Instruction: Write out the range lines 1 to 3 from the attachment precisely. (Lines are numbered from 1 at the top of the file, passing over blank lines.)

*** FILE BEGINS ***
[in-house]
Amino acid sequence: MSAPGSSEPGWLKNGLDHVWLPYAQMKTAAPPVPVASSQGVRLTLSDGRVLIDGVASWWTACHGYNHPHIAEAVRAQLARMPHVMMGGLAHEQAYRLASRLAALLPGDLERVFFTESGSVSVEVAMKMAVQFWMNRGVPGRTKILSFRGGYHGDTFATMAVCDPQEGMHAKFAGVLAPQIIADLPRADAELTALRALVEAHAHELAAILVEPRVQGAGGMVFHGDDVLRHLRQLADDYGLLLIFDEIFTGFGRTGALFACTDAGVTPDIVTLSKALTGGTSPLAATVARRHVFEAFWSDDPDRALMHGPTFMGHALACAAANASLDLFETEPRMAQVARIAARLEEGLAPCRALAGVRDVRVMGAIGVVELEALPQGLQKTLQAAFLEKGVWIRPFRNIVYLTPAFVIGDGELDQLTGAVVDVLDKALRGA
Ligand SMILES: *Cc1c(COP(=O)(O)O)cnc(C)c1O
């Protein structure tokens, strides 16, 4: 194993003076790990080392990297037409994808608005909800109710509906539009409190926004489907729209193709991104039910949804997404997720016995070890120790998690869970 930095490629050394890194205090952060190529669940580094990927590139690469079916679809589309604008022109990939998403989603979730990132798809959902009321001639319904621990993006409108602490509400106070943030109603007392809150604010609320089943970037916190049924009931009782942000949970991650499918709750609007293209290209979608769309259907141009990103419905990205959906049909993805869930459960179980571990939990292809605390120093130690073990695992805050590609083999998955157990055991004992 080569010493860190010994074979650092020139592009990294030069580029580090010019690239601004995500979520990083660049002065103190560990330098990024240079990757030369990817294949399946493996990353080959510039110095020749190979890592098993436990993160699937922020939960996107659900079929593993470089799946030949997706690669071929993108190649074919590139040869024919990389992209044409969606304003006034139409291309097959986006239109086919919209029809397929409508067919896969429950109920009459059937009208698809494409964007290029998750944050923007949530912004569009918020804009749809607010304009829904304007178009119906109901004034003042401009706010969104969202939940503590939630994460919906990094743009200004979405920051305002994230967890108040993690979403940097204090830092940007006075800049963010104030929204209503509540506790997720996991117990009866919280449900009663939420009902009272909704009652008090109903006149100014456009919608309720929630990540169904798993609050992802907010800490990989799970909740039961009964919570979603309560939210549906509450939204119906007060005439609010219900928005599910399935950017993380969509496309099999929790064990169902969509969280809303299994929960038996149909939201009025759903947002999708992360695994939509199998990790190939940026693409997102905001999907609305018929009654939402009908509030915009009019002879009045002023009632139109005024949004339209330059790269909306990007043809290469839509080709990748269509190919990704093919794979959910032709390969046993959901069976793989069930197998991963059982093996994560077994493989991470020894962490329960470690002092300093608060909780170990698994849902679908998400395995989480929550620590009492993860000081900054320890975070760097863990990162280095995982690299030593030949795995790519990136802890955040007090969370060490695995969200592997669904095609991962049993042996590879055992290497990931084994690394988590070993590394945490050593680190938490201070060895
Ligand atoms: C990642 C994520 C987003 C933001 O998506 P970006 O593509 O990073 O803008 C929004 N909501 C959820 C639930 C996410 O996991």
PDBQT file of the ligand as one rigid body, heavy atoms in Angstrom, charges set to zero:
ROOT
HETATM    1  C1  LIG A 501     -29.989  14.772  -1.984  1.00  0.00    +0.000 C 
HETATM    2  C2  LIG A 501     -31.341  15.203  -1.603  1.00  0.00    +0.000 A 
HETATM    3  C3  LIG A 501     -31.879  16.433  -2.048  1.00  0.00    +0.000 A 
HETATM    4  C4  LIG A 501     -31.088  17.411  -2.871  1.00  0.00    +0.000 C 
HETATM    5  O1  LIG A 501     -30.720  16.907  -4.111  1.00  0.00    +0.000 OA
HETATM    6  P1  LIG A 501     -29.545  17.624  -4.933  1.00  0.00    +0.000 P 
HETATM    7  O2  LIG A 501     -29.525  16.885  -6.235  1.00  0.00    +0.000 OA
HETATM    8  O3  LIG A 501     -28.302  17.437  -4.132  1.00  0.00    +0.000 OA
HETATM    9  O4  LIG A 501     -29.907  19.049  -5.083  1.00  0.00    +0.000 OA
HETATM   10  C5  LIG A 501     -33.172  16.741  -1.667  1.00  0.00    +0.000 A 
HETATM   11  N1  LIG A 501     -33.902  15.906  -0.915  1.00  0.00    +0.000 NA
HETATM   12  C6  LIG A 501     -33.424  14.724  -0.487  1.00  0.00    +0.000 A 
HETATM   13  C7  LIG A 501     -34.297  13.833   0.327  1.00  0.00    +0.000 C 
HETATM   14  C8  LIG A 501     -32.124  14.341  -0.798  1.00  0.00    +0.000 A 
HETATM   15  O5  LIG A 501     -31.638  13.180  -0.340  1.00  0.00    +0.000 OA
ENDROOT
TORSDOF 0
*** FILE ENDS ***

[in-house]
Amino acid sequence: MSAPGSSEPGWLKNGLDHVWLPYAQMKTAAPPVPVASSQGVRLTLSDGRVLIDGVASWWTACHGYNHPHIAEAVRAQLARMPHVMMGGLAHEQAYRLASRLAALLPGDLERVFFTESGSVSVEVAMKMAVQFWMNRGVPGRTKILSFRGGYHGDTFATMAVCDPQEGMHAKFAGVLAPQIIADLPRADAELTALRALVEAHAHELAAILVEPRVQGAGGMVFHGDDVLRHLRQLADDYGLLLIFDEIFTGFGRTGALFACTDAGVTPDIVTLSKALTGGTSPLAATVARRHVFEAFWSDDPDRALMHGPTFMGHALACAAANASLDLFETEPRMAQVARIAARLEEGLAPCRALAGVRDVRVMGAIGVVELEALPQGLQKTLQAAFLEKGVWIRPFRNIVYLTPAFVIGDGELDQLTGAVVDVLDKALRGA
Ligand SMILES: *Cc1c(COP(=O)(O)O)cnc(C)c1O